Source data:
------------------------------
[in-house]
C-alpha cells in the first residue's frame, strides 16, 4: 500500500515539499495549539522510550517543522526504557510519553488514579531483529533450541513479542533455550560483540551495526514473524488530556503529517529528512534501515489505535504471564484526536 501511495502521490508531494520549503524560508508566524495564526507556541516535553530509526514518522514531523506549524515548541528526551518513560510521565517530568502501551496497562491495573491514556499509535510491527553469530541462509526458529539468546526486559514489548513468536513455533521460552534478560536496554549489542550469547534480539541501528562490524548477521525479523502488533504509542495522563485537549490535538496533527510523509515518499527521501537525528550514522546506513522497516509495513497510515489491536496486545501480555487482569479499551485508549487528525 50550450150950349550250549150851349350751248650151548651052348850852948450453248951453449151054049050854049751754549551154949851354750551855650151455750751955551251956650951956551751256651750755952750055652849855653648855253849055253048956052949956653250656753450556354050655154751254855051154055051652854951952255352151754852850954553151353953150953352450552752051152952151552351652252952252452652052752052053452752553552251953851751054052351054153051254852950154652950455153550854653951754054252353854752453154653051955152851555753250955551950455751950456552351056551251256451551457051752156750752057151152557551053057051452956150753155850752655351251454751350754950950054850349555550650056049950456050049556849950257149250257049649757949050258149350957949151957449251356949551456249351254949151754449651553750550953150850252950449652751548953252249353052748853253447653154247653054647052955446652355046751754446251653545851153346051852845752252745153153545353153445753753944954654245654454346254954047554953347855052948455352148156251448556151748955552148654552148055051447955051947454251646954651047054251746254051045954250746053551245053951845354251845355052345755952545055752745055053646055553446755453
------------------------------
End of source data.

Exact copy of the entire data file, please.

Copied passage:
[in-house]
C-alpha cells in the first residue's frame, strides 16, 4: 500500500515539499495549539522510550517543522526504557510519553488514579531483529533450541513479542533455550560483540551495526514473524488530556503529517529528512534501515489505535504471564484526536 501511495502521490508531494520549503524560508508566524495564526507556541516535553530509526514518522514531523506549524515548541528526551518513560510521565517530568502501551496497562491495573491514556499509535510491527553469530541462509526458529539468546526486559514489548513468536513455533521460552534478560536496554549489542550469547534480539541501528562490524548477521525479523502488533504509542495522563485537549490535538496533527510523509515518499527521501537525528550514522546506513522497516509495513497510515489491536496486545501480555487482569479499551485508549487528525 50550450150950349550250549150851349350751248650151548651052348850852948450453248951453449151054049050854049751754549551154949851354750551855650151455750751955551251956650951956551751256651750755952750055652849855653648855253849055253048956052949956653250656753450556354050655154751254855051154055051652854951952255352151754852850954553151353953150953352450552752051152952151552351652252952252452652052752052053452752553552251953851751054052351054153051254852950154652950455153550854653951754054252353854752453154653051955152851555753250955551950455751950456552351056551251256451551457051752156750752057151152557551053057051452956150753155850752655351251454751350754950950054850349555550650056049950456050049556849950257149250257049649757949050258149350957949151957449251356949551456249351254949151754449651553750550953150850252950449652751548953252249353052748853253447653154247653054647052955446652355046751754446251653545851153346051852845752252745153153545353153445753753944954654245654454346254954047554953347855052948455352148156251448556151748955552148654552148055051447955051947454251646954651047054251746254051045954250746053551245053951845354251845355052345755952545055752745055053646055553446755453